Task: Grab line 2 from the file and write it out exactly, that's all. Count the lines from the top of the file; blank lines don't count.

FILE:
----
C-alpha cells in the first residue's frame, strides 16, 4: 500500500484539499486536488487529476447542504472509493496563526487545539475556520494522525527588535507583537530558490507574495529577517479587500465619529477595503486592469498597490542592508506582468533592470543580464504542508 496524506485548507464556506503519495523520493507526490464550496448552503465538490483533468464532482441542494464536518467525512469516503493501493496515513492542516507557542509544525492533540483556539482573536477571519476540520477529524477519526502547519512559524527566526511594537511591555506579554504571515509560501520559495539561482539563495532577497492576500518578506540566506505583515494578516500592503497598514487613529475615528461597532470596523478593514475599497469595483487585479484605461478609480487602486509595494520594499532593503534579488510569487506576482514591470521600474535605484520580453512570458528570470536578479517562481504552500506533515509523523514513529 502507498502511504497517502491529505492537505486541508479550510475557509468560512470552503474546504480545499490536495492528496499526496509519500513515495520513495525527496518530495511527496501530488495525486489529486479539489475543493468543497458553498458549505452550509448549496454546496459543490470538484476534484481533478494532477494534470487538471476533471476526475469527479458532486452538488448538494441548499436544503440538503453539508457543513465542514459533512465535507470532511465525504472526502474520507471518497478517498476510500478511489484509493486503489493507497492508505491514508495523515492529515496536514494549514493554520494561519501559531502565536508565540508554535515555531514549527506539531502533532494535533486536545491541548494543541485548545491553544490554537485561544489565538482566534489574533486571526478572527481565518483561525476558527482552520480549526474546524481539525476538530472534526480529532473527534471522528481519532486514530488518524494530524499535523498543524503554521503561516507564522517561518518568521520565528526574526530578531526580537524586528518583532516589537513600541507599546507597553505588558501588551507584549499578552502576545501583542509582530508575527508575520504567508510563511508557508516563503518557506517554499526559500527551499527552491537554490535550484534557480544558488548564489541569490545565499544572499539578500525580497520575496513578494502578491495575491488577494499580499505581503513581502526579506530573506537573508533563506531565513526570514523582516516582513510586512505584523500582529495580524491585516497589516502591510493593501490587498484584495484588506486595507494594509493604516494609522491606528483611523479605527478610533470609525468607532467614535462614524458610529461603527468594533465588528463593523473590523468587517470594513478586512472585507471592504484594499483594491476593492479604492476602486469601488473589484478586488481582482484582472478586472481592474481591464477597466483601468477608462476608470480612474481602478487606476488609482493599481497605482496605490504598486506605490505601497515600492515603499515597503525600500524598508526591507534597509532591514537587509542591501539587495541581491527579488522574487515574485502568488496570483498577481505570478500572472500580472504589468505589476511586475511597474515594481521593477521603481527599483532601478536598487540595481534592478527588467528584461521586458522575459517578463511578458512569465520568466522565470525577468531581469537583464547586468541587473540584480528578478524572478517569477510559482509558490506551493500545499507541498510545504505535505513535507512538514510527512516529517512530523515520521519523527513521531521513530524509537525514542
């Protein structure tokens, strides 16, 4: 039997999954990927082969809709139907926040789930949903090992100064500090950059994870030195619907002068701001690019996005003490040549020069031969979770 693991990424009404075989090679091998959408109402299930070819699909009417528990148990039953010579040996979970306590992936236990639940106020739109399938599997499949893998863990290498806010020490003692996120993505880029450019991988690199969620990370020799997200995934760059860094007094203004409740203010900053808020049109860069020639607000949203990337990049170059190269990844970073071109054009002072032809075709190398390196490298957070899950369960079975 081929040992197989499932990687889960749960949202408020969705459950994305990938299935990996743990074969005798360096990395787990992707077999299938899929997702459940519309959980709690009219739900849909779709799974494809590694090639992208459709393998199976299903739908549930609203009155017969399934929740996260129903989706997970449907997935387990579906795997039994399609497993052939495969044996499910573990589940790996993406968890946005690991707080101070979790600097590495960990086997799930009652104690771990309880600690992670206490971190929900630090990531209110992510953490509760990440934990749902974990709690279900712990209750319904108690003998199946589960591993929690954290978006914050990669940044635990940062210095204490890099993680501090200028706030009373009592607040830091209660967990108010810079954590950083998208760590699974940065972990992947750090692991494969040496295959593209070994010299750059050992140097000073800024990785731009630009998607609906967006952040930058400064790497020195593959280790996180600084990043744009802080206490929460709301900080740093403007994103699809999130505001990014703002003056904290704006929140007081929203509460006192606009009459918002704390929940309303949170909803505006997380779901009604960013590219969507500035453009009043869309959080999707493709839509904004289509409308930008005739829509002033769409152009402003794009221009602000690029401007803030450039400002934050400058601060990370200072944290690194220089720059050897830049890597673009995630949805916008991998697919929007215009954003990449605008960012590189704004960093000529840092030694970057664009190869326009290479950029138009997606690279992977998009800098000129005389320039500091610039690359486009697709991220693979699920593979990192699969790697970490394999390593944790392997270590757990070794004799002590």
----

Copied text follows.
């Protein structure tokens, strides 16, 4: 039997999954990927082969809709139907926040789930949903090992100064500090950059994870030195619907002068701001690019996005003490040549020069031969979770 693991990424009404075989090679091998959408109402299930070819699909009417528990148990039953010579040996979970306590992936236990639940106020739109399938599997499949893998863990290498806010020490003692996120993505880029450019991988690199969620990370020799997200995934760059860094007094203004409740203010900053808020049109860069020639607000949203990337990049170059190269990844970073071109054009002072032809075709190398390196490298957070899950369960079975 081929040992197989499932990687889960749960949202408020969705459950994305990938299935990996743990074969005798360096990395787990992707077999299938899929997702459940519309959980709690009219739900849909779709799974494809590694090639992208459709393998199976299903739908549930609203009155017969399934929740996260129903989706997970449907997935387990579906795997039994399609497993052939495969044996499910573990589940790996993406968890946005690991707080101070979790600097590495960990086997799930009652104690771990309880600690992670206490971190929900630090990531209110992510953490509760990440934990749902974990709690279900712990209750319904108690003998199946589960591993929690954290978006914050990669940044635990940062210095204490890099993680501090200028706030009373009592607040830091209660967990108010810079954590950083998208760590699974940065972990992947750090692991494969040496295959593209070994010299750059050992140097000073800024990785731009630009998607609906967006952040930058400064790497020195593959280790996180600084990043744009802080206490929460709301900080740093403007994103699809999130505001990014703002003056904290704006929140007081929203509460006192606009009459918002704390929940309303949170909803505006997380779901009604960013590219969507500035453009009043869309959080999707493709839509904004289509409308930008005739829509002033769409152009402003794009221009602000690029401007803030450039400002934050400058601060990370200072944290690194220089720059050897830049890597673009995630949805916008991998697919929007215009954003990449605008960012590189704004960093000529840092030694970057664009190869326009290479950029138009997606690279992977998009800098000129005389320039500091610039690359486009697709991220693979699920593979990192699969790697970490394999390593944790392997270590757990070794004799002590």